Feature Short

Instructions on Rebuilding a Resilient Puerto Rico

A manual on building disaster-resistant homes will be published in 2019.

June 5, 2018

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A damaged home in Barranquitas, Puerto Rico, three weeks after Hurricane Maria.

Aerial view of a damaged home in the mountainous area of Barranquitas, Puerto Rico, three weeks after Hurricane Maria.

Photo: FEMA / Andrea Booher
As the 2018 hurricane season begins, Enterprise Community Partners, Inc. and the Asociación de Constructores de Puerto Rico are spearheading a collaborative effort to write Keep Safe: Strategies for Puerto Rico Housing Resilience, a manual for building to withstand future natural disasters. Other key partners include the University of Puerto Rico, Perkins+Will, and the MIT Urban Risk Lab.

“The goal of the manual is to centralize best practices, techniques, strategies, and interventions to make houses more safe and resilient from climate impacts,” said Laurie Schoeman, the director of resilience and disaster recovery with Enterprise Community Partners, Inc.

The target audience includes architects, engineers, professional builders, and residents who want to rebuild stronger.

Hurricane Maria destroyed tens of thousands of homes and severely damaged hundreds of thousands. According to a report from the National Hurricane Center, Puerto Rico and the U.S. Virgin Islands suffered an estimated $90 billion in damages.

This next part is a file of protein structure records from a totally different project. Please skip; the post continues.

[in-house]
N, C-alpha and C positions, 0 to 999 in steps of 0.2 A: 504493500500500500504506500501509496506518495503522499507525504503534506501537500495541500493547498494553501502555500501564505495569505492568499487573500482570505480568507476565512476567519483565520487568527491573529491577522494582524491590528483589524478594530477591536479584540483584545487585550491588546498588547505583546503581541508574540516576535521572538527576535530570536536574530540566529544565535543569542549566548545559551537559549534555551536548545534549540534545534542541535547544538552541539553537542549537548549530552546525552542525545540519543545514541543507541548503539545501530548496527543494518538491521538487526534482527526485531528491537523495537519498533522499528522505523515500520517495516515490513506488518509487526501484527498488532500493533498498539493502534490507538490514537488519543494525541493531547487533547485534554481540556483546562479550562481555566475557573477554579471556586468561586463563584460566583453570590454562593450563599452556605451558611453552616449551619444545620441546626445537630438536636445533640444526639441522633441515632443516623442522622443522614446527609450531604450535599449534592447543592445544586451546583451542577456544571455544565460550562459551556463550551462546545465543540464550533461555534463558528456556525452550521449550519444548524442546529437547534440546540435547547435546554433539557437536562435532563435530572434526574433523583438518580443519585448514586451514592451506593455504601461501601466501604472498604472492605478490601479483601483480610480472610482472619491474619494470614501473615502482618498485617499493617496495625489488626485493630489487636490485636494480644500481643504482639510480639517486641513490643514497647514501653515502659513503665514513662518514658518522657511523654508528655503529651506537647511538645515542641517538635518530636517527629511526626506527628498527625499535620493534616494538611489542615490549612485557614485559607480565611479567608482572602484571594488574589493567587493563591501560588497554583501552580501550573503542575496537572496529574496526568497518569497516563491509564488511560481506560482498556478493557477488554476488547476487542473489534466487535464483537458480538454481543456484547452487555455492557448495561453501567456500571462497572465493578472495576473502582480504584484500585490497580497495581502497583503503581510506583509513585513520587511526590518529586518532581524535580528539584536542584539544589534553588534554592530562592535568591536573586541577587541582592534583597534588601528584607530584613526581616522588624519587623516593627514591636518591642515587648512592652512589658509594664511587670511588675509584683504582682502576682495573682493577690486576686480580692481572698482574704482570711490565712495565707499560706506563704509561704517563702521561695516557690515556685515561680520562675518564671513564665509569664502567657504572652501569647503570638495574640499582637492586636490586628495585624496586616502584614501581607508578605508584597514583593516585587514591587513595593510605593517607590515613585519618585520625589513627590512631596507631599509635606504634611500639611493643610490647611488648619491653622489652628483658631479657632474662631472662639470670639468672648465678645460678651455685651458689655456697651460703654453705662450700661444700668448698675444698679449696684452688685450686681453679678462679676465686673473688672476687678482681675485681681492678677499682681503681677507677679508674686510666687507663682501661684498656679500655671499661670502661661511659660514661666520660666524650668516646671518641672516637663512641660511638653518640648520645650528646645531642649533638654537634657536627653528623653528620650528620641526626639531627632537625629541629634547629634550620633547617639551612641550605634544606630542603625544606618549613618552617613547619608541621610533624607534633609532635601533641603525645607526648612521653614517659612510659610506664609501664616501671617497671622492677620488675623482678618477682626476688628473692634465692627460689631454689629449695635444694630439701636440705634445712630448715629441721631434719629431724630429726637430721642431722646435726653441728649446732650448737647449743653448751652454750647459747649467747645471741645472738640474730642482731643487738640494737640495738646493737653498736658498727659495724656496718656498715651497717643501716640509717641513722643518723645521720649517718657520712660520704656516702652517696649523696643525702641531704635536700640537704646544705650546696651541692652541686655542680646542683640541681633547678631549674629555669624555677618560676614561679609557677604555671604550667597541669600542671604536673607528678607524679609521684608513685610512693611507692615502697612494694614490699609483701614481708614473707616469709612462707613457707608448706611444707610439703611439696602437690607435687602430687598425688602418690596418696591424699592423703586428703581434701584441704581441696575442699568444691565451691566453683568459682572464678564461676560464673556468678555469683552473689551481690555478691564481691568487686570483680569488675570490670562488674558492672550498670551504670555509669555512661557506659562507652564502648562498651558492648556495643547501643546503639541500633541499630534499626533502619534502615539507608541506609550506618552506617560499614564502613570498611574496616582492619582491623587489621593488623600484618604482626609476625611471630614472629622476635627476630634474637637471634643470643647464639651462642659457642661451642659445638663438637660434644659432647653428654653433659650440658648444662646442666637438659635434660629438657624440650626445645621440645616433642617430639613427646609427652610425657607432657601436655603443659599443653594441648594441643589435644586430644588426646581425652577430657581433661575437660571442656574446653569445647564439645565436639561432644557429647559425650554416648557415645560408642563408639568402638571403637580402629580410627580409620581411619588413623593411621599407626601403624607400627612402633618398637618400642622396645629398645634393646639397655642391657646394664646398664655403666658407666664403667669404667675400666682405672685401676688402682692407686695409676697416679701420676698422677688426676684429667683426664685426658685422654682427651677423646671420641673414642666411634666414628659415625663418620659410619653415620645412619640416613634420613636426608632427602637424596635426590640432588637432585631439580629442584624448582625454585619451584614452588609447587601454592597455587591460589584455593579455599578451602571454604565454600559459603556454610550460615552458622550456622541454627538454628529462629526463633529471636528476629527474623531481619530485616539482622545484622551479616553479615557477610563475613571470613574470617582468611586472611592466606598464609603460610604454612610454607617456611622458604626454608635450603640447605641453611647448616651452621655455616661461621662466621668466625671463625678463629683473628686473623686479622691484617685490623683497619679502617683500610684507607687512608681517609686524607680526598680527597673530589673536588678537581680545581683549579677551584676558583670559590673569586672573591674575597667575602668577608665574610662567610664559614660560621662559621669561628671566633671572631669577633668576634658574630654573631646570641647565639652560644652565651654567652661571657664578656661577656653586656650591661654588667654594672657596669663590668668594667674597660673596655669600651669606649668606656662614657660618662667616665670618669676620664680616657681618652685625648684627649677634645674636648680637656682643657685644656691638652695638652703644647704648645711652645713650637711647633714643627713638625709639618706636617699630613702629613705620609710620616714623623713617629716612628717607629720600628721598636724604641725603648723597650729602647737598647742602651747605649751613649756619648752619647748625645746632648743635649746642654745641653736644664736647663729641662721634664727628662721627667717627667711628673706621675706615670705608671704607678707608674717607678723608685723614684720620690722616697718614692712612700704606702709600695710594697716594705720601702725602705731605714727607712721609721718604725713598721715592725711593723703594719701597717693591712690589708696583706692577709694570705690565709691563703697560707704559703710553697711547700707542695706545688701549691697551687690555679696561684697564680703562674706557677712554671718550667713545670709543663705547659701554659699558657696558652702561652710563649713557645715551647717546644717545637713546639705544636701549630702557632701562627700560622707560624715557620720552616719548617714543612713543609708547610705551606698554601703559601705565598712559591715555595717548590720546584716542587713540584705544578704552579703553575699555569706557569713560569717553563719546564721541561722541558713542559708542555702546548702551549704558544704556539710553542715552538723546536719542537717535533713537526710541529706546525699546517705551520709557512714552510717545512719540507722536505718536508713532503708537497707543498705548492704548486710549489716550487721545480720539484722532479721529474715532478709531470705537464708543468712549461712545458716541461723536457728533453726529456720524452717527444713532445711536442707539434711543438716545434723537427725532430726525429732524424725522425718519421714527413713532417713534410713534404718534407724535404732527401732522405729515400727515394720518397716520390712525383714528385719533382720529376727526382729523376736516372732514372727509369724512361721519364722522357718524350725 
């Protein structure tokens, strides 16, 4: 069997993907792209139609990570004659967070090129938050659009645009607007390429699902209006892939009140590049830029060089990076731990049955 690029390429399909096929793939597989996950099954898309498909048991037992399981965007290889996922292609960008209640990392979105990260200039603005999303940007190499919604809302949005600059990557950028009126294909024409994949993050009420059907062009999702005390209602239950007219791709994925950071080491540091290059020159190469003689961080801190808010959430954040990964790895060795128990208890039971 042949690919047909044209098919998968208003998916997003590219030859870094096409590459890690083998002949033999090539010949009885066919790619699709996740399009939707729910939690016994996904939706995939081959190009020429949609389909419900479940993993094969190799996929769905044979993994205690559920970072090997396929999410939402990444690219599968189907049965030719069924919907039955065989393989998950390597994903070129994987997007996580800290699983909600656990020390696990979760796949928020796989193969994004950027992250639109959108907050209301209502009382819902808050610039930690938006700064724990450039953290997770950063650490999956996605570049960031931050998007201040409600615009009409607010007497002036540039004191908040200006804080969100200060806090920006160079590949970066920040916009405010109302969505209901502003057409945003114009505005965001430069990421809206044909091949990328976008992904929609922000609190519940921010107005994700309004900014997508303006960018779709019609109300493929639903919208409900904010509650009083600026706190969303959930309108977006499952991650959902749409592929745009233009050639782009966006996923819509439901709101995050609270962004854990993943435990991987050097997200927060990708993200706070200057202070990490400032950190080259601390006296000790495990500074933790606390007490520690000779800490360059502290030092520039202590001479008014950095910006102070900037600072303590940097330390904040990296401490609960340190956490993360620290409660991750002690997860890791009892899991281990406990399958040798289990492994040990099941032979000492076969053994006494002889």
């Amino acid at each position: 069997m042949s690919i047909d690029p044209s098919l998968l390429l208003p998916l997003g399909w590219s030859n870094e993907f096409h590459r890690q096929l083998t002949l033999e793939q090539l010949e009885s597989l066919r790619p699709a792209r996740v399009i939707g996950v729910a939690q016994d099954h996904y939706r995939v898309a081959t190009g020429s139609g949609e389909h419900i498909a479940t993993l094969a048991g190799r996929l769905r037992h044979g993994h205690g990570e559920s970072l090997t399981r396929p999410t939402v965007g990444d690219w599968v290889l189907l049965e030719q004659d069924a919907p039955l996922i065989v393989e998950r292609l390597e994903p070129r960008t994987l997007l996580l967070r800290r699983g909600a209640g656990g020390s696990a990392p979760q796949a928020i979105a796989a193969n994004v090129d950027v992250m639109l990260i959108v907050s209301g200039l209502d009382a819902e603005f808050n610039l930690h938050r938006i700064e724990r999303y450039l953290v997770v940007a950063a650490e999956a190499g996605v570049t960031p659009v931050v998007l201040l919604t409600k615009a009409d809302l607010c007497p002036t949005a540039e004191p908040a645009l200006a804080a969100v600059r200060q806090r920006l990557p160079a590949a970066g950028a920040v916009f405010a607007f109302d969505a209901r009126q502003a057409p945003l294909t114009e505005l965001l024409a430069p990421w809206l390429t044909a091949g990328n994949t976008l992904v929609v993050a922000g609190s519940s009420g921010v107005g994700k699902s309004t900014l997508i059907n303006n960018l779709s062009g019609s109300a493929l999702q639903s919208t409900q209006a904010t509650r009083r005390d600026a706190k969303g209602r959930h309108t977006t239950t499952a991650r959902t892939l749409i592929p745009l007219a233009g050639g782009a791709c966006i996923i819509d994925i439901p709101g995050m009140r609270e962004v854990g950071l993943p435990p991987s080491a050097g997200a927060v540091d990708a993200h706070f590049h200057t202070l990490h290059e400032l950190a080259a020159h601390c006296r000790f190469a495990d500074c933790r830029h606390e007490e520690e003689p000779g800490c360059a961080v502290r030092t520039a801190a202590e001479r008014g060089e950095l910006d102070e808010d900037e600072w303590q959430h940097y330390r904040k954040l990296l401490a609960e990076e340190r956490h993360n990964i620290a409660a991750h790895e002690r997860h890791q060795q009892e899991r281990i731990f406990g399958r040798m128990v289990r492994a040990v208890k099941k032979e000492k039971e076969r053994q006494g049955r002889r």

Resilience and self-sufficiency

Repairs have not happened quickly, in part because it takes longer to get supplies to Puerto Rico and the electrical grid has not been reliable. “We are trying to address the fact that the communities that we are supporting are communities with less access to resources,” said Schoeman. “That means the communities need to be more self-sufficient.”

A FEMA worker checks on a survivor of Hurricane Maria, whose home was damaged in Utuado, Puerto Rico.

FEMA Disaster Survivor Assistance (DSA) team member Luis Delgado checks on the well-being of a survivor of Hurricane Maria in Utuado, Puerto Rico, about five weeks after the hurricane hit.

Photo: FEMA / Andrea Booher
To that end, the manual will describe how to build a rainwater collection system and some of the basics of installing solar panels. It will also include strategies to design for redundancy, along with ideas for strengthening the relationship of individual homes to the greater community.

The challenge of ‘informal’ housing

The rebuilding effort on the island faces another hurdle: an estimated half of the housing is considered ‘informal,’ meaning legal ownership isn’t clear. These houses were constructed by residents on land they didn’t own, without construction permits or titles to the properties. Sometimes the informal housing was built on the sides of mountains or in wetlands, making it more vulnerable during extreme weather.

Anna Georas, Ph.D., an associate professor at the University of Puerto Rico School of Architecture, describes these settlements as “forgotten, marginalized communities” without a “masterplan that [shows] this is the street and these are the plots.”